Probably in 1529, after he had contributed three of his own paintings to the Alabaster Chamber, Titian repainted the setting in The Feast again, adding the dramatic mountain. The duke may have directed the younger master to harmonize the repainted landscape with Titian's own, more dynamic pictures. The evolution of the design reveals marked changes in taste between the serene art of Bellini, belonging to the fifteenth century, and the more vigorous style that Titian was developing in the sixteenth century.

Giovanni Bellini, Italian, c. 1430/1435 - 1516 and Titian, Italian, c. 1490 - 1576, The Feast of the Gods, 1514/1529, oil on canvas, Widener Collection, 1942.9.1

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Six women, eight men, two satyrs, and one child gather in pairs and trios in a loose row that spans the width of this painting, against a landscape with craggy rocks, cliffs, and trees in this nearly square painting. Most of the people face us, and the men, women, and child have pale skin while the two satyrs, who have men’s torsos and furry goat’s legs, have darker, olive complexions. Most of the men wear voluminous, knee-length togas wrapped in short robes in shades of white, topaz blue, grass green, coral orange, or rose pink. Most of the women wear long, dress-like garments in tones of shell pink, apricot orange, or lapis blue over white sleeves. For all but one woman, their garments have fallen off one shoulder to reveal a round, firm breast. To our left of the group, the child kneels at a tapped barrel, filling a clear glass pitcher with amber colored liquid. The child’s blond hair is wrapped in a ring of green leaves, and they wear a cobalt blue jumper over a white shirt with blousy sleeves. Behind the child, an older, bearded man wraps one arm around a gray donkey. His right hand, on our left, gestures toward the metal urn a satyr balances on his head to our left. A group of three men and one woman sit and recline around a second satyr to our right of the donkey. The satyr balances a wide, flaring blue-and-white dish on his head and one woman standing next to him holds a similar bowl and looks toward him. In front of the satyr, a man wearing a smooth, rounded, metal cap and holding a staff with intwined snakes at the top reclines and looks toward our right at a woman sleeping on the far side of the group. Behind him, a bearded man wearing a crown of laurel leaves, next to a large black bird, drinks from a cup. Next to this group, at the center, a man sitting on the ground looks toward a woman kneeling next to him, as he places his hand between her upper thighs. She looks toward the sleeping woman. Behind this pair, a nude, bearded man, with a ring of leaves around his head sits in the shadows facing our right, head bent as he plays a flute with one hand. Two women, one holding a jug on her head, stand to our right of the musician as a third woman in this area attends to a man sitting on the ground and drinking from a shallow, metal cup. His other hand holds the neck of an instrument resembling a violin, which is seen through the legs of the final standing man, to our right. The standing man hunches over and looks down at the sleeping woman, who reclines with her head resting in her left hand, on our right. One of her knees is bent and the other leg extends straight in front of her. The standing man lifts the hem of her dress as he looks at her sleeping face. Several objects are strewn on the rocky, dirt ground in front of the group, including a wide, wooden bucket with a piece of paper affixed to its front to our right, a glass goblet, a pitchfork, a large blue and white ceramic dish filled with grapes and small, yellow fruits, and an overturned cup near the center. Cliff-like, craggy rocks rise suddenly behind the group to our left, filling much of the sky opposite a tall grove of leafy, dark green trees to our right. A few puffy white clouds float across the vivid blue sky. The slip of paper on the barrel has been inscribed, “joannes bellinus venetus p MDXIIII.”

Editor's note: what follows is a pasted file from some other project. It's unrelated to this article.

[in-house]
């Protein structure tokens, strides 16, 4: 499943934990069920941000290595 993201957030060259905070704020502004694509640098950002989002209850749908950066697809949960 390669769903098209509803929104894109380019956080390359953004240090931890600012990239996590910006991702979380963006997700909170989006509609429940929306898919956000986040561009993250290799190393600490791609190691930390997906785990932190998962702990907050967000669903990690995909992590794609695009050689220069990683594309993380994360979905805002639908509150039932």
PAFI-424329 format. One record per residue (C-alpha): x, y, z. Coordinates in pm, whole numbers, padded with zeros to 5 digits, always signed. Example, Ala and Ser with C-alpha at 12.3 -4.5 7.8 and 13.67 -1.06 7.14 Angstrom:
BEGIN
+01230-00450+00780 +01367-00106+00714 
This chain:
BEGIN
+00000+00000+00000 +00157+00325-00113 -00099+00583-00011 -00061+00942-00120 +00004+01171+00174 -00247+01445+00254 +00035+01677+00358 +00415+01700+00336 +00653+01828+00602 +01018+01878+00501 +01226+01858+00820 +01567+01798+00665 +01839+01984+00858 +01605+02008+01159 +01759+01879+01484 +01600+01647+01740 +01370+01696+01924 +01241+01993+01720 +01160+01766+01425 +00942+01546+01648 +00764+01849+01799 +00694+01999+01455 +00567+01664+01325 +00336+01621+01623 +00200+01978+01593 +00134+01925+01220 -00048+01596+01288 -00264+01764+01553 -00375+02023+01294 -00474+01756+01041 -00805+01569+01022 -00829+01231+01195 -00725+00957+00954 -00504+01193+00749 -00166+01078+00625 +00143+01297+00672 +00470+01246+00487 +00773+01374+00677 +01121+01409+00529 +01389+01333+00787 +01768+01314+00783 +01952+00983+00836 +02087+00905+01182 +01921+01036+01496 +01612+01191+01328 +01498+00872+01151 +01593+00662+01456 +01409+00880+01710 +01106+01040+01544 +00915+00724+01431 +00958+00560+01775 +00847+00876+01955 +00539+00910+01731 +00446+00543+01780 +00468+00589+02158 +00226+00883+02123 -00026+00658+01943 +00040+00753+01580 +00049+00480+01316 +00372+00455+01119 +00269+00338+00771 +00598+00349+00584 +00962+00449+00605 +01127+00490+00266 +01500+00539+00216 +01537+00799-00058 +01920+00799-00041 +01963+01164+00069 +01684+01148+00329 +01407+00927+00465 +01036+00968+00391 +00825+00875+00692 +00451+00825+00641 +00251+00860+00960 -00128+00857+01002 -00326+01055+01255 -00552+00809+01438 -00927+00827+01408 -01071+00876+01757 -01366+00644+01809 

The Mythological Subject

The ribald theme comes from The Feasts (Fasti), a long classical poem by Ovid that recounts the origins of many ancient Roman rites and festivals. Ovid (43 B.C.–A.D. 17), describing a banquet given by the god of wine, mentioned an incident that embarrassed Priapus, god of virility.